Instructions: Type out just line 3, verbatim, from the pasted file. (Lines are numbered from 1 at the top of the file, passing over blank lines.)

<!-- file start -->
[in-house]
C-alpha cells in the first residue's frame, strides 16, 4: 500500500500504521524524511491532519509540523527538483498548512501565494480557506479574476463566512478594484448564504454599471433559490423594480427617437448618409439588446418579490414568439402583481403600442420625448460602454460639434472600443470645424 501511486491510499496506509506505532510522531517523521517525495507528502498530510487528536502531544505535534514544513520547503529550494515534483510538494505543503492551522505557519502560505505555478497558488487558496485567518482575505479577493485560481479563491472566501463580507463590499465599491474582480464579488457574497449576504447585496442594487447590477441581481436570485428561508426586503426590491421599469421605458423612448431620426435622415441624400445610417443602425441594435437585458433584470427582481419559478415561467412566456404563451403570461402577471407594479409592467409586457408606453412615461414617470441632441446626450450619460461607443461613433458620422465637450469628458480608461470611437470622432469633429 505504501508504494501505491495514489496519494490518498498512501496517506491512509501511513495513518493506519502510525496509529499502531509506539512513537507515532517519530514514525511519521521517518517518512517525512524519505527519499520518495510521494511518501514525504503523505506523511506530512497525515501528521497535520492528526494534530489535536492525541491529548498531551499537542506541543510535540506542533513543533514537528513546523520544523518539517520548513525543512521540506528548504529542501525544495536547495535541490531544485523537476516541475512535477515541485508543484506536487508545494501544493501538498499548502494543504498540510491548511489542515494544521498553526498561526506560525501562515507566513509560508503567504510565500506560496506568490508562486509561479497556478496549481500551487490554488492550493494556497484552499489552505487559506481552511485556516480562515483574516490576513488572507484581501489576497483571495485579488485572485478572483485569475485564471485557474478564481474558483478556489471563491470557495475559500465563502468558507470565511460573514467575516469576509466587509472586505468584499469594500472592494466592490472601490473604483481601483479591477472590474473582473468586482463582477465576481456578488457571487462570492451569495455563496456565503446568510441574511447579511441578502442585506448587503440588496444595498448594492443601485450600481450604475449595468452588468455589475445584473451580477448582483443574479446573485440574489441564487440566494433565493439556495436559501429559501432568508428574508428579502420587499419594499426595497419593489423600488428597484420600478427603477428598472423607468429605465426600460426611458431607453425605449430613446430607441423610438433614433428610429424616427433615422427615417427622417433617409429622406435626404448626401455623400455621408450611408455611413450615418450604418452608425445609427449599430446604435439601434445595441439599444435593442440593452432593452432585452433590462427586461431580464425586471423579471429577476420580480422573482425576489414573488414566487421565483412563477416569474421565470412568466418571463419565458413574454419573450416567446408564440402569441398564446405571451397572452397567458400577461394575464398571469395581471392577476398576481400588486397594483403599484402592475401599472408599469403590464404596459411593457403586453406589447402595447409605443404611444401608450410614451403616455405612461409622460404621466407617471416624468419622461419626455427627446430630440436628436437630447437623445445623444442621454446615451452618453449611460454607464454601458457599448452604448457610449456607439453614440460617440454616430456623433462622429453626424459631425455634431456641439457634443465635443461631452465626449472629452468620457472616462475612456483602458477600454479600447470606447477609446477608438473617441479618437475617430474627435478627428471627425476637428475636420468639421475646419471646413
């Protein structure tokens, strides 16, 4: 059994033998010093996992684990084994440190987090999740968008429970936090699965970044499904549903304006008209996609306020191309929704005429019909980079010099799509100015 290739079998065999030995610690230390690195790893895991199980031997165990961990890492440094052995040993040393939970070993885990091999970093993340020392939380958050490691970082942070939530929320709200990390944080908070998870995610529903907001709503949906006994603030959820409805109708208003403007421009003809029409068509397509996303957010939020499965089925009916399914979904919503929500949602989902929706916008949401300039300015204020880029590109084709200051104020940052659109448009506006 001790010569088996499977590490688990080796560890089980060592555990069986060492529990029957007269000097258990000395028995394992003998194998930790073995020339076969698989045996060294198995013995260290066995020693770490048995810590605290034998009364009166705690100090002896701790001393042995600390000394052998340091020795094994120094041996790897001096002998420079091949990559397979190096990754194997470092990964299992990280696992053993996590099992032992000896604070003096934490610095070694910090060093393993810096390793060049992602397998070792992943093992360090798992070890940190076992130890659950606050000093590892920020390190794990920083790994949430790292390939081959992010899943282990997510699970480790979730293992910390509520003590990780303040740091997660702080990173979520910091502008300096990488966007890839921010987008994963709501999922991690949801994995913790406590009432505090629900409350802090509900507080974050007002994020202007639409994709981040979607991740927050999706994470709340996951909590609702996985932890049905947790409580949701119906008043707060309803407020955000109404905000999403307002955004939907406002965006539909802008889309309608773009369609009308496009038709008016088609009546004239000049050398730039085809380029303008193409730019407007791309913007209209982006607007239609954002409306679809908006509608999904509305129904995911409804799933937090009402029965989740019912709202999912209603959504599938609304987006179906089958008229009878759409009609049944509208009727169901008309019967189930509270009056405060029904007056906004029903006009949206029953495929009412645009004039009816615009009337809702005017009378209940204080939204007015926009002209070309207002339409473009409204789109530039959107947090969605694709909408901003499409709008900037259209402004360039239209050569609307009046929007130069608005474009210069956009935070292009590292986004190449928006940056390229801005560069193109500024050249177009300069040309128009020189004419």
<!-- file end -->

């Protein structure tokens, strides 16, 4: 059994033998010093996992684990084994440190987090999740968008429970936090699965970044499904549903304006008209996609306020191309929704005429019909980079010099799509100015 290739079998065999030995610690230390690195790893895991199980031997165990961990890492440094052995040993040393939970070993885990091999970093993340020392939380958050490691970082942070939530929320709200990390944080908070998870995610529903907001709503949906006994603030959820409805109708208003403007421009003809029409068509397509996303957010939020499965089925009916399914979904919503929500949602989902929706916008949401300039300015204020880029590109084709200051104020940052659109448009506006 001790010569088996499977590490688990080796560890089980060592555990069986060492529990029957007269000097258990000395028995394992003998194998930790073995020339076969698989045996060294198995013995260290066995020693770490048995810590605290034998009364009166705690100090002896701790001393042995600390000394052998340091020795094994120094041996790897001096002998420079091949990559397979190096990754194997470092990964299992990280696992053993996590099992032992000896604070003096934490610095070694910090060093393993810096390793060049992602397998070792992943093992360090798992070890940190076992130890659950606050000093590892920020390190794990920083790994949430790292390939081959992010899943282990997510699970480790979730293992910390509520003590990780303040740091997660702080990173979520910091502008300096990488966007890839921010987008994963709501999922991690949801994995913790406590009432505090629900409350802090509900507080974050007002994020202007639409994709981040979607991740927050999706994470709340996951909590609702996985932890049905947790409580949701119906008043707060309803407020955000109404905000999403307002955004939907406002965006539909802008889309309608773009369609009308496009038709008016088609009546004239000049050398730039085809380029303008193409730019407007791309913007209209982006607007239609954002409306679809908006509608999904509305129904995911409804799933937090009402029965989740019912709202999912209603959504599938609304987006179906089958008229009878759409009609049944509208009727169901008309019967189930509270009056405060029904007056906004029903006009949206029953495929009412645009004039009816615009009337809702005017009378209940204080939204007015926009002209070309207002339409473009409204789109530039959107947090969605694709909408901003499409709008900037259209402004360039239209050569609307009046929007130069608005474009210069956009935070292009590292986004190449928006940056390229801005560069193109500024050249177009300069040309128009020189004419």